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cell growth, signaling, metabolism

These two layers of cell growth are interconnected, with signaling pathways controlling metabolism, and metabolites controlling signaling.

The Teleman Lab is interested in understanding cell and tissue growth. Compared to the cell cycle, the mechanisms controlling cell growth and tissue growth are less well understood.

We study two aspects: metabolism and signaling.

• Metabolism: To grow, cells and tissues need to make biosynthetic building blocks to accumulate mass. This requires the activation of metabolic pathways that support anabolism and fight oxidative stress.

• Signaling: Cell metabolism, in turn, is regulated by signaling pathways such as the insulin pathway or the mTORC1 pathway. These signaling pathways sense and respond to growth factors and nutrient levels. We investigate the regulation of these signaling processes controlling metabolism and energy consumption.



Our work has been supported by two ERC grants.

This research has implications for both basic biology and cancer biology:

• Basic biology: Tissue growth and size control represents one of the unsolved fundamental mysteries in developmental biology. How does a tissue know what size to become, and when to stop growing? How does a tissue measure its size? The underlying mechanisms are not known.

• Cancer biology. To form a tumor, cells need to both proliferate and grow. Understanding the molecular mechanism controlling cell growth, and the metabolic pathways that generate biomass, is an important part of understanding cancer.

Model systems. Since tissue growth control is a conserved process in all animals, we use both Drosophila and human cells in culture as model systems. We use Drosophila mainly for gene discovery and for organismal studies. We use mammalian cell culture to study basic biological mechanisms, to screen for genes involved in processes of interest, and to translate our findings from flies into mammals. We also study patient samples with our collaborators at the Heidelberg University Hospital.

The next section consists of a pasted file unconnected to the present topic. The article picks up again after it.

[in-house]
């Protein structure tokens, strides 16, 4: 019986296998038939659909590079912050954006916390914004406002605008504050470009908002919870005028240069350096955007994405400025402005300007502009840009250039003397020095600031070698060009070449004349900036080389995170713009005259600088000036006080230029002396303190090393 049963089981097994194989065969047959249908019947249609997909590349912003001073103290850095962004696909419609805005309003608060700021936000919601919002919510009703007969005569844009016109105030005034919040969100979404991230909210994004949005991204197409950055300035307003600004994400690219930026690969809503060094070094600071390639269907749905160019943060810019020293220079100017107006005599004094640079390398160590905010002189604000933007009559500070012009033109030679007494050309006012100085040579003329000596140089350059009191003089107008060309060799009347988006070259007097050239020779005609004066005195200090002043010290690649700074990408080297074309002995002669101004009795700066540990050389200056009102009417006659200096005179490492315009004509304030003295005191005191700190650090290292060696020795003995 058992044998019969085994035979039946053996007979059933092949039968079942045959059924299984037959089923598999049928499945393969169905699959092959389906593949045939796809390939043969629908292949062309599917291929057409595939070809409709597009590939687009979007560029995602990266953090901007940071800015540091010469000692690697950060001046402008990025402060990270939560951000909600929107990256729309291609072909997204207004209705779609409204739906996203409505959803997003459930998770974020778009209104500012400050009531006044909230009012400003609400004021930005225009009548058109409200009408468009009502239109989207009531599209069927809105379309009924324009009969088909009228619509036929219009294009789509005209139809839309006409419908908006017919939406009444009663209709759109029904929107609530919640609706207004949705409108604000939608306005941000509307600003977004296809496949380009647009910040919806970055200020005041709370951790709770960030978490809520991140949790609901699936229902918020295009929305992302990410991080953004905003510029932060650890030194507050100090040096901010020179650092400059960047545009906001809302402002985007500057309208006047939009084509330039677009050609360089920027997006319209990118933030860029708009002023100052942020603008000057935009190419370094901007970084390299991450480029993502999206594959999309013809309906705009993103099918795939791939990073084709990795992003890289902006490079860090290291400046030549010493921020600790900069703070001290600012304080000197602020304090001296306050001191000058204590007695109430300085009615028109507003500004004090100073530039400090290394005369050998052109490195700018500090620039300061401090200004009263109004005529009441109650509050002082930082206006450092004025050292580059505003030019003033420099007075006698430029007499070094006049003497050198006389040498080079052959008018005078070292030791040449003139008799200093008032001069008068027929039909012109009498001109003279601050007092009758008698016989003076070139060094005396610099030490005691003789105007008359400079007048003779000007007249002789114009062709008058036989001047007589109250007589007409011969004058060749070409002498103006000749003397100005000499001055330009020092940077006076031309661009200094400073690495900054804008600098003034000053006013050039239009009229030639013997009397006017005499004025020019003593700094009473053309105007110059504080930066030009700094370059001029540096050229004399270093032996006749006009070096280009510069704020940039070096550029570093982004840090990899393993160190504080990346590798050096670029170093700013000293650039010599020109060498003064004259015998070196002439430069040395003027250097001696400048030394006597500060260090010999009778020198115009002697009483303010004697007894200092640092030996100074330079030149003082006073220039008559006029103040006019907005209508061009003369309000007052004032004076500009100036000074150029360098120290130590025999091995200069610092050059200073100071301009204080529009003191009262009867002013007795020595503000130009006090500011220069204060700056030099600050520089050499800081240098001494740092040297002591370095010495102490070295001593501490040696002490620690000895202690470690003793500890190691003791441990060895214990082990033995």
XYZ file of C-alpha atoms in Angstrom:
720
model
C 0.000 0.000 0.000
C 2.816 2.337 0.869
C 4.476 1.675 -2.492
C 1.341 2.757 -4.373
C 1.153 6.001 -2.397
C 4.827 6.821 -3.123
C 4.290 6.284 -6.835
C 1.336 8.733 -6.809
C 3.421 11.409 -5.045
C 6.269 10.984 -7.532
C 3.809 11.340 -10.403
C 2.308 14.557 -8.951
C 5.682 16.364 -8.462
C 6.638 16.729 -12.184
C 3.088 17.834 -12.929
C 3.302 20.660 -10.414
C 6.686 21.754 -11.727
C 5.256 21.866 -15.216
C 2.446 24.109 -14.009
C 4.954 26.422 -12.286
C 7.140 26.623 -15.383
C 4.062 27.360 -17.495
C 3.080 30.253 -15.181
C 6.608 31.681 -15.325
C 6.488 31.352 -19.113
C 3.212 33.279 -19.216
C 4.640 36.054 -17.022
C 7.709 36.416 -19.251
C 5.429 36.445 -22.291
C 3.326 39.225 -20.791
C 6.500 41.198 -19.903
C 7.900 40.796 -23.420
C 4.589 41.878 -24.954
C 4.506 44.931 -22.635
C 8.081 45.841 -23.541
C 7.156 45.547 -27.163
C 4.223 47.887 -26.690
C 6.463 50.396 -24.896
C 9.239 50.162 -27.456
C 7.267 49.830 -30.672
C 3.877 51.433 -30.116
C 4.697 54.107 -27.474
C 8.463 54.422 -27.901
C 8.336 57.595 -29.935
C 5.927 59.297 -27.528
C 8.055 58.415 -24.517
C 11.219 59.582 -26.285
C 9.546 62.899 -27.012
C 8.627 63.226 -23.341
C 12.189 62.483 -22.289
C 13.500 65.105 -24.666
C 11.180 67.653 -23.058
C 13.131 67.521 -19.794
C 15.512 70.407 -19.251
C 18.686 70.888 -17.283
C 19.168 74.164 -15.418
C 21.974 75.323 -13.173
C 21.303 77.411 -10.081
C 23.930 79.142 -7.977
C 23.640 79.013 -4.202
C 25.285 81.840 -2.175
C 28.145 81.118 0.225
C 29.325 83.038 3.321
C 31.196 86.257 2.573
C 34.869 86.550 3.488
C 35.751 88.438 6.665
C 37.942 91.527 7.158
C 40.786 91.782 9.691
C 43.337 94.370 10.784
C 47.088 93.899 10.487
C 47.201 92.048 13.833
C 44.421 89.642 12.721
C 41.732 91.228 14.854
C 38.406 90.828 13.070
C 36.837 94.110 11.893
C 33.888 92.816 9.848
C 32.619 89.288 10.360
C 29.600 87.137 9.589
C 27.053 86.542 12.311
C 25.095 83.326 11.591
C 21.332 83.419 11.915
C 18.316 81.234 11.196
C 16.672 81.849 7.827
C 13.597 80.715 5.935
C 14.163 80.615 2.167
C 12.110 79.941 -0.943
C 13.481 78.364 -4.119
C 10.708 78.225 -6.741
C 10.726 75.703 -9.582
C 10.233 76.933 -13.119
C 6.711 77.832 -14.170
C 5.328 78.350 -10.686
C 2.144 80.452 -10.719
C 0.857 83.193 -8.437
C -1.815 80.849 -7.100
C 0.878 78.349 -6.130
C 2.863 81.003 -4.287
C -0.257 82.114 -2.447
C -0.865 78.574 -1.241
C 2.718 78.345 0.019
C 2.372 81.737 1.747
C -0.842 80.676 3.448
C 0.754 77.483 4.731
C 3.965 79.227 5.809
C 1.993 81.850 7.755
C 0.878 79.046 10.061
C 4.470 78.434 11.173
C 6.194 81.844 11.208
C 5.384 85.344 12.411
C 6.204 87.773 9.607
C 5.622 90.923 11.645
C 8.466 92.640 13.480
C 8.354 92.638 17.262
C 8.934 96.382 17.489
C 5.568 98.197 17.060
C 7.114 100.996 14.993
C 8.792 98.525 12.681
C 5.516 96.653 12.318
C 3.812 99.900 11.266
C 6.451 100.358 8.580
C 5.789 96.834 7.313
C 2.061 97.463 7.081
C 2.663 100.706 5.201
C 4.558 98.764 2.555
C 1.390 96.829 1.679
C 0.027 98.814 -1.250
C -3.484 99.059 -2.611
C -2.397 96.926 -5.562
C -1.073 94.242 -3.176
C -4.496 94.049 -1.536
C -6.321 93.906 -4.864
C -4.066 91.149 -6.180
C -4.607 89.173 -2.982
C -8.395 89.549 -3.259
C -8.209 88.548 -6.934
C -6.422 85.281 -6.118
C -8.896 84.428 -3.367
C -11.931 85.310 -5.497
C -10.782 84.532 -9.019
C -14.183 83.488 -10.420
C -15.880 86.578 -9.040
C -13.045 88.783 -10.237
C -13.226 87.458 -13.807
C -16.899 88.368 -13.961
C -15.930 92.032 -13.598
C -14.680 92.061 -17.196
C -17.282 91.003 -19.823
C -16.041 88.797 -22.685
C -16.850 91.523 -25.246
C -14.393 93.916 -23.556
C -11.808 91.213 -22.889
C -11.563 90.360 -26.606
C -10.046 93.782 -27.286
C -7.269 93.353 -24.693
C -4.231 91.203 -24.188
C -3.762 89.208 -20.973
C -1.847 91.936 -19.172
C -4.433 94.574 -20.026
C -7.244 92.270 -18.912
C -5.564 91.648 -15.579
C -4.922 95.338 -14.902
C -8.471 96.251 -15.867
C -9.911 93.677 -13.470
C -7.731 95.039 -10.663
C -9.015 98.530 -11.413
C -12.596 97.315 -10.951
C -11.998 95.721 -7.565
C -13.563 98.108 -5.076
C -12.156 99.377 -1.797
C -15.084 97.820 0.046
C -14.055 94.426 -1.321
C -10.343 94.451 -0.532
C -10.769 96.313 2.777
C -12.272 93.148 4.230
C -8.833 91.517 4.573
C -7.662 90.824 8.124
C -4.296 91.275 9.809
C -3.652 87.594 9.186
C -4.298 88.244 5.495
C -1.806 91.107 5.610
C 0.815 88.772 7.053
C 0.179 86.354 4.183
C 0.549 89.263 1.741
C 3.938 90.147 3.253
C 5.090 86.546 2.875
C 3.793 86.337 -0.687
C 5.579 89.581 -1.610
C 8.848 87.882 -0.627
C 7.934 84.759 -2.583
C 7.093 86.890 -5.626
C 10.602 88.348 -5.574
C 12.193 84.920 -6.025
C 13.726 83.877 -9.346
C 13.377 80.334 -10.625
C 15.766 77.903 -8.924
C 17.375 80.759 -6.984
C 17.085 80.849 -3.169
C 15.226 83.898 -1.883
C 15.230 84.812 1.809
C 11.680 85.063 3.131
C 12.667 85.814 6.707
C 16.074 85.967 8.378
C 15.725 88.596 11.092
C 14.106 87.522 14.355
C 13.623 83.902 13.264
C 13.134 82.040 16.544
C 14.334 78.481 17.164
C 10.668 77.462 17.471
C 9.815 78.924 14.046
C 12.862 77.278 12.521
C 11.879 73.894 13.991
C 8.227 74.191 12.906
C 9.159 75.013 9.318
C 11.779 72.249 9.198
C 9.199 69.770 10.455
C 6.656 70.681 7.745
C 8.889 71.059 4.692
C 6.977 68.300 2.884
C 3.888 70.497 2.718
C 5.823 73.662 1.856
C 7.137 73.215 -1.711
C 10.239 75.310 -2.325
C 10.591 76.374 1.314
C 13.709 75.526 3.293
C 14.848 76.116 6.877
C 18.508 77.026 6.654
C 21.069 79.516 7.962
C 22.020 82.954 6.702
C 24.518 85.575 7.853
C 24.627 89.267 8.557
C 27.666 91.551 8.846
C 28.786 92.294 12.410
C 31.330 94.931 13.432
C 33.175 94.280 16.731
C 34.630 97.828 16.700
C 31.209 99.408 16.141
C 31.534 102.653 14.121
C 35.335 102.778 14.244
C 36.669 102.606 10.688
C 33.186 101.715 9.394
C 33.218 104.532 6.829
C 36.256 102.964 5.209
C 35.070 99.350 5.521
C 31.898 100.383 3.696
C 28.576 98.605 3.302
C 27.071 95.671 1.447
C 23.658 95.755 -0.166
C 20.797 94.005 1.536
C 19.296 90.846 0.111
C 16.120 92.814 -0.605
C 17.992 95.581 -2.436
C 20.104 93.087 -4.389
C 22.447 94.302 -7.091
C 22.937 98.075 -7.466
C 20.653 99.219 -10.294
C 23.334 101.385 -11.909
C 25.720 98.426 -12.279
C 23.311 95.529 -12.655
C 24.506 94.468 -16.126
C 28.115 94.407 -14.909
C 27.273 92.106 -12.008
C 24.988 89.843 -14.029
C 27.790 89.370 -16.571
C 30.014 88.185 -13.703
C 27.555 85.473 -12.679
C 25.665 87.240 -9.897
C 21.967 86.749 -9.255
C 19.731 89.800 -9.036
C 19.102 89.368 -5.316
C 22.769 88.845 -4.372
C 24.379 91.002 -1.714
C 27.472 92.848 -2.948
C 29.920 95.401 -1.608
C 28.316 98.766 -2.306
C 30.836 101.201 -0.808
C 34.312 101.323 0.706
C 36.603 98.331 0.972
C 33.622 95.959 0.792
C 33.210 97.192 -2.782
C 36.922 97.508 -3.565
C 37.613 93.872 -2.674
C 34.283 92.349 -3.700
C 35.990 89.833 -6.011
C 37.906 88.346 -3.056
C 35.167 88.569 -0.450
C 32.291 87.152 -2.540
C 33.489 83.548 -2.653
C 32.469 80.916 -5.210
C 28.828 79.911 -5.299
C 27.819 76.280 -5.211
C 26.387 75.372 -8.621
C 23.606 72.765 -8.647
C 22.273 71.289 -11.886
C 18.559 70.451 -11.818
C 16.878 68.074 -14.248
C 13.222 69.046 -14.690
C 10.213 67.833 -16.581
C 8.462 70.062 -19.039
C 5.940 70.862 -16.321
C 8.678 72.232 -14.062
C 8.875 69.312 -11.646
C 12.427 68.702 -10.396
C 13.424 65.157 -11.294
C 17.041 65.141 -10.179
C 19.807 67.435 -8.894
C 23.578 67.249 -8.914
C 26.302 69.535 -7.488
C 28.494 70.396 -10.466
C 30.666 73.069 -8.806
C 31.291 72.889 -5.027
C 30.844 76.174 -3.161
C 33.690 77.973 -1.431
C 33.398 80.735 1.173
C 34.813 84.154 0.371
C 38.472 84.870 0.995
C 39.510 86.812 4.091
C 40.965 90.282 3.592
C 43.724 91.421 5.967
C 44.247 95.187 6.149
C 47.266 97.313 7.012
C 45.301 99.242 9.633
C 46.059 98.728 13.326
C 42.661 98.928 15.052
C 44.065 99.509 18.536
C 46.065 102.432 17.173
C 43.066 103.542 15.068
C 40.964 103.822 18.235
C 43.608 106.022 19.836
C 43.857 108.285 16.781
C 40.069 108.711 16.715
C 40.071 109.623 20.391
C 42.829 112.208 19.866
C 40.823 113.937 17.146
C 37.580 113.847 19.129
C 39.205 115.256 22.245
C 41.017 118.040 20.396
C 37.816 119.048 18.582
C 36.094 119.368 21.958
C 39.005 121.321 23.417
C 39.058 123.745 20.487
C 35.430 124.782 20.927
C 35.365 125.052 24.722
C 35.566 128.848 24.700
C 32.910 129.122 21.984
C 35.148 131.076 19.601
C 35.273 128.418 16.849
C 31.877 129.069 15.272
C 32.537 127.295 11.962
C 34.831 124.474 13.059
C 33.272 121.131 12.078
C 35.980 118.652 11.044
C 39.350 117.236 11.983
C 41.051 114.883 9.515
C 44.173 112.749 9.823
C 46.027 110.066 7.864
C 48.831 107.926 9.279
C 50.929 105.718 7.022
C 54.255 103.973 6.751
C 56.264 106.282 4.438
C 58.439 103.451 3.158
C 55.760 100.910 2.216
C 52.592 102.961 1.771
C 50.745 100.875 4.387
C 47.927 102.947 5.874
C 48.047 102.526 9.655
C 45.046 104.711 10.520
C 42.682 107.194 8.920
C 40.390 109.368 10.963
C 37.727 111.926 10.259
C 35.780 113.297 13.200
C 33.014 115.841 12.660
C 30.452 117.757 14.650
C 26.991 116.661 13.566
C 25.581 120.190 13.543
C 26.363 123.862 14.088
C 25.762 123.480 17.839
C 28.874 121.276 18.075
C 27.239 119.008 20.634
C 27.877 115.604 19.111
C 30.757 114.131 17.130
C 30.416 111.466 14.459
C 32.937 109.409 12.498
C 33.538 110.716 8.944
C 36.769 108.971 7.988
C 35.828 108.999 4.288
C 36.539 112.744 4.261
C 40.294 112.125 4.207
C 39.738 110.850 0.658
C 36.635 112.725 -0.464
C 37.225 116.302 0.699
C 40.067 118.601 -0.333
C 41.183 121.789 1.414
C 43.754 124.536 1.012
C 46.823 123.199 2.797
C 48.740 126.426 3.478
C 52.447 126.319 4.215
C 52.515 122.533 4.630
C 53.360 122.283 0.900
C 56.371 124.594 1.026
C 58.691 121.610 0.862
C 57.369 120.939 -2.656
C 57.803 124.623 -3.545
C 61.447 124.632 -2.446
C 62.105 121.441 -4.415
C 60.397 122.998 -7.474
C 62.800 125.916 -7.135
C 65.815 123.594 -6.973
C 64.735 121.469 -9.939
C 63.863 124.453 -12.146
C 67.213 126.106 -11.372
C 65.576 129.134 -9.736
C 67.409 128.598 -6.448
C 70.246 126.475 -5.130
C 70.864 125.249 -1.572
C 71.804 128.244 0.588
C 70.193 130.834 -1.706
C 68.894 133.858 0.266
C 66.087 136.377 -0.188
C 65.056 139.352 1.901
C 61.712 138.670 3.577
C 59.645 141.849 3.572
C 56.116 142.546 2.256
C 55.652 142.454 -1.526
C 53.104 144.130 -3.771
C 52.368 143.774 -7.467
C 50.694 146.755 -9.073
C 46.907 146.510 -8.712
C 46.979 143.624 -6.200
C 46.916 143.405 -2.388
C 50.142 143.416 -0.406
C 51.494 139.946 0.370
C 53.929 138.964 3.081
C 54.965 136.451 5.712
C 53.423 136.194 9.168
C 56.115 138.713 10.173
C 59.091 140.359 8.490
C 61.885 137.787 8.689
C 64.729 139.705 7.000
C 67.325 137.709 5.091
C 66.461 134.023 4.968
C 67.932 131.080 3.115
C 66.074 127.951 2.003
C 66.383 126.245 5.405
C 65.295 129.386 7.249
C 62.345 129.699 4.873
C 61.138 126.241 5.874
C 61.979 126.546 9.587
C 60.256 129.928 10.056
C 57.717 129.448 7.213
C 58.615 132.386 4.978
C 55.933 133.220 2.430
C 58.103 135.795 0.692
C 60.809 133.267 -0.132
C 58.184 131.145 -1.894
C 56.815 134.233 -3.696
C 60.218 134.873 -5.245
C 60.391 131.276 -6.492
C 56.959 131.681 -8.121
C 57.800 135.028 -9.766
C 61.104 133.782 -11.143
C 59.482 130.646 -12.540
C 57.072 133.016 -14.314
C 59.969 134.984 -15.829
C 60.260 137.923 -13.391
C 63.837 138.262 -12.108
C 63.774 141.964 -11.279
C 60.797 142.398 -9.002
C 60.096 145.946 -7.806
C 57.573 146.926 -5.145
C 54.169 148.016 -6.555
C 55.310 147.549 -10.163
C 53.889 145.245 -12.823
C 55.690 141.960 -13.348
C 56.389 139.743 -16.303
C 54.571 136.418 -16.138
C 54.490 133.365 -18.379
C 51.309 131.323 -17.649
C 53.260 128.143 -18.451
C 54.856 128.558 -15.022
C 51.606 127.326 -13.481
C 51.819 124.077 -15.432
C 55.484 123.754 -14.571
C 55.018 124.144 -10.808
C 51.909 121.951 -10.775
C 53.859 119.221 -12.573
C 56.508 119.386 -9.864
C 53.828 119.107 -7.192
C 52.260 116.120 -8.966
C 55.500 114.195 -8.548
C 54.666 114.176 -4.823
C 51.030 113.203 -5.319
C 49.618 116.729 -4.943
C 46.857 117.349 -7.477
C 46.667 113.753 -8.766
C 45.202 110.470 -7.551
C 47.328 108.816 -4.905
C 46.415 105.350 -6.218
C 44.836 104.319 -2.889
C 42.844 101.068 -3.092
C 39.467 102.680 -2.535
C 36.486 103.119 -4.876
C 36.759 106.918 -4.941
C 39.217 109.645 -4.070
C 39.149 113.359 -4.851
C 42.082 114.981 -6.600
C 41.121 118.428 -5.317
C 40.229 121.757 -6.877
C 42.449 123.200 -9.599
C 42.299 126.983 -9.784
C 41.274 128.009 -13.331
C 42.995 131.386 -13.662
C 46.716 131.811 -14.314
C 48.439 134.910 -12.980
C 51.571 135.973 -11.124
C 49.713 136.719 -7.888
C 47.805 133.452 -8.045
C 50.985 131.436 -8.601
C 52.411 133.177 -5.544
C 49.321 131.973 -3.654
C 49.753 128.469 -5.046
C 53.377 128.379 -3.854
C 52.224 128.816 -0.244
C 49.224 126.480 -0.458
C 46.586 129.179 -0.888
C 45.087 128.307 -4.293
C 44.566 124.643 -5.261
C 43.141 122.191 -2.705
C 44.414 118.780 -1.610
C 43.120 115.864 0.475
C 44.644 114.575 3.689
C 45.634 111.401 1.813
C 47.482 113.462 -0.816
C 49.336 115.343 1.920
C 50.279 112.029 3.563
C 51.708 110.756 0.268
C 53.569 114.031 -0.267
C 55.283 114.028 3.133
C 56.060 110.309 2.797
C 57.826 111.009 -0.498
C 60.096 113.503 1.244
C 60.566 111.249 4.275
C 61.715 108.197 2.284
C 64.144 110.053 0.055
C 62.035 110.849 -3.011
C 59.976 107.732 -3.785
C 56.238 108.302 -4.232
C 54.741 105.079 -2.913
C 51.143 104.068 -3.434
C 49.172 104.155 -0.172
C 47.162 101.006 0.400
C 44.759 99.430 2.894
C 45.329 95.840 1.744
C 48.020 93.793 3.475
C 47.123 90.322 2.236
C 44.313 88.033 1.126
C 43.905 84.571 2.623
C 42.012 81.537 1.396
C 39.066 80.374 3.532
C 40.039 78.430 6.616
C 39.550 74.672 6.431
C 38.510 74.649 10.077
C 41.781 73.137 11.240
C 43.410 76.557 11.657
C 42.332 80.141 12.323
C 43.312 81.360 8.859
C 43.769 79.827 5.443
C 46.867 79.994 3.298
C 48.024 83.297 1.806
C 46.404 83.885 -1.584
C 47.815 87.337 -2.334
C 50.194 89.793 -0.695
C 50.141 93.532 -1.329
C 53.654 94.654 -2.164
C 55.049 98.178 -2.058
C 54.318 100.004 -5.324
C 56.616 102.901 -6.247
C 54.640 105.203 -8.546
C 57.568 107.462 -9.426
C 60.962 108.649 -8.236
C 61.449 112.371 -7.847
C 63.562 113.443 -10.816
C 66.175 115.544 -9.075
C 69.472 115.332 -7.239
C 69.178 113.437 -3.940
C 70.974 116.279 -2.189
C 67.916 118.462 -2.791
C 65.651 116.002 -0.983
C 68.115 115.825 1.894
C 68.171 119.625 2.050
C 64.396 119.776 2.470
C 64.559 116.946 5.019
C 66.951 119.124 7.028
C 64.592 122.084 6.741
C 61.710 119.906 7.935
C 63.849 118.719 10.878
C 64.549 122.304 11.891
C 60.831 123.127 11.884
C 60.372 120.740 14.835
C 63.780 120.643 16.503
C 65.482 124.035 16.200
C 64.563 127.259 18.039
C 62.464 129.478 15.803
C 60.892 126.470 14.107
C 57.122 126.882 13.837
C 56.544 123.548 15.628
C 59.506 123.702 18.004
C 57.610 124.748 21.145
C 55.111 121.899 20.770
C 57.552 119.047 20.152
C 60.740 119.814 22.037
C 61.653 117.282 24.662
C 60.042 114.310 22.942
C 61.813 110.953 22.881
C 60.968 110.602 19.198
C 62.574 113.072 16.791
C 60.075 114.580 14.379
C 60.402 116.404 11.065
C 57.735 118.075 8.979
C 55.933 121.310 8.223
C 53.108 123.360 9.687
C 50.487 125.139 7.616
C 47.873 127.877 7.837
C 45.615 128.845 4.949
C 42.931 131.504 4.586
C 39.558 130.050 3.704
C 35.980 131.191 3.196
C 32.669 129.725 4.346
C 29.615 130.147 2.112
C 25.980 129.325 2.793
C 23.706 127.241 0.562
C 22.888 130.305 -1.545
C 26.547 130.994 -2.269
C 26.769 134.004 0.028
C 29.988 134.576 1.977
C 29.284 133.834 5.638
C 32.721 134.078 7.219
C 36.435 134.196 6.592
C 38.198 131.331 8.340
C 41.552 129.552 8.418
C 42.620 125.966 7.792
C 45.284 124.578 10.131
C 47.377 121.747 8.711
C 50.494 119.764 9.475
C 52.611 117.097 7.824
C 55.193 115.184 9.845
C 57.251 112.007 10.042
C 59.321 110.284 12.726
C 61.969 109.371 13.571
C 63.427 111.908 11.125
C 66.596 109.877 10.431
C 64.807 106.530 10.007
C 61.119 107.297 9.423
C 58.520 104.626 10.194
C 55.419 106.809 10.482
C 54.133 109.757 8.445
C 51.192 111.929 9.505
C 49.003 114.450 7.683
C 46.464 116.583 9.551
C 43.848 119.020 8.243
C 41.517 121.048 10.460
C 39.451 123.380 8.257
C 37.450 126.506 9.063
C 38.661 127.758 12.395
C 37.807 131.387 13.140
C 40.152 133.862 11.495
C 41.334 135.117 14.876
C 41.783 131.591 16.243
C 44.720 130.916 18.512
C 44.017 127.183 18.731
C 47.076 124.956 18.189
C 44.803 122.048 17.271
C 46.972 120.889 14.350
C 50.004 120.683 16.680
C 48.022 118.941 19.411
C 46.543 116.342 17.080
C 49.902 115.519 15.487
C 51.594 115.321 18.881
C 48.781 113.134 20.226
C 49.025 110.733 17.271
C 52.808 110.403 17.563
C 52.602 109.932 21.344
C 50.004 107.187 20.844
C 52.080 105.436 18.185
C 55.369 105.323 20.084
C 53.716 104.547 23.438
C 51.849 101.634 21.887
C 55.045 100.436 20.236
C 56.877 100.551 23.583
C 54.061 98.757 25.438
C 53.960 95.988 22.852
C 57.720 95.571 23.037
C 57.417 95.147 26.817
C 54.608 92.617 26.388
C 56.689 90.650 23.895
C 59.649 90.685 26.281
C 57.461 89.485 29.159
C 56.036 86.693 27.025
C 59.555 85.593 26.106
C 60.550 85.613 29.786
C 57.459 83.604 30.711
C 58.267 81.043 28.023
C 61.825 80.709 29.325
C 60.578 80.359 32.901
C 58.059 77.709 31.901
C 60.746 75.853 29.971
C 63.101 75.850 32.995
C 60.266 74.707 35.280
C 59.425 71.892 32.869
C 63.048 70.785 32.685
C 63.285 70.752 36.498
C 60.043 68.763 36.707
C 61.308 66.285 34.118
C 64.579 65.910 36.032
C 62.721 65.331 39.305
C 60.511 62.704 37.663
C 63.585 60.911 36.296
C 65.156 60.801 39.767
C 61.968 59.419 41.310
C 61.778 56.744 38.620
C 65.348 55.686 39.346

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Neurofibromatosis Type II and Schwannomas

Finding a therapy for NFII

Synthetic lethality of NF2 and NIL

Synthetic lethality of NF2 and NIL

Neurofibromatosis Type II (NFII) is a genetic condition characterized by predisposition to benign tumors of the peripheral nervous system. It is caused by homozygous loss-of-function of the homonymous gene NF2 in Schwann cells, the glia that ensheath peripheral nerves. Individuals with NFII typically harbor a germline mutation in one of the two NF2 alleles. Recurrent, stochastic, somatic loss of the second NF2 allele gives rise to tumors throughout the lifetime of the patients. These tumors grow and constrict the nerves. Since cranial nerves are often affected, this leads to balance problems, dizziness, headaches, facial weakness, and loss of hearing or sight. Unfortunately, there is no approved pharmacological therapy for NFII. Tumors are surgically resected, leading to nerve damage. Since patients recurrently develop new tumors, they need to return to the hospital for tumor resections every few years, leading to significant morbidity.

We are working on developing a pharmacological therapy for NFII. To  this end, we performed a screen to search for genes that, when knocked-down or inhibited, cause death of NF2 mutant Schwann cells (ie the tumor) but not of NF2 wildtype or NF2 heterozygous Schwann cells (ie the rest of the patient). This identified a target which we call NF2-Interacting-Lethal partner (NIL). Inhibition of NIL induces death of NF2 knockout but not NF2 wildtype Schwann cells (see figure to the right). This means that if we develop a drug that inhibits NIL, we should be able to kill NF2 mutant tumors. Indeed, in work done together with the DKFZ xenograft core facility, we found that NIL inhibition kills NF2 mutant xenografts in mice.

We  are now developing a drug targeting NIL together with Evotec and Bristol Myers Squibb in a beLAB2122 project.

Discovering new genes that cause Schwannomas

As a side-product of the screen we did for genes regulating Schwann cells proliferation and survival, we also discovered several new genes that act as tumor suppressors in Schwann cells. We are now working on them to characterize their phenotype, to understand their molecular mode of action, and to understand whether they are mutated in human Schwannomas. We hope this work will uncover genes that are responsible for the initiation of Schwannomas, improving our understanding of this disease, and identifying new approaches for targeting the disease.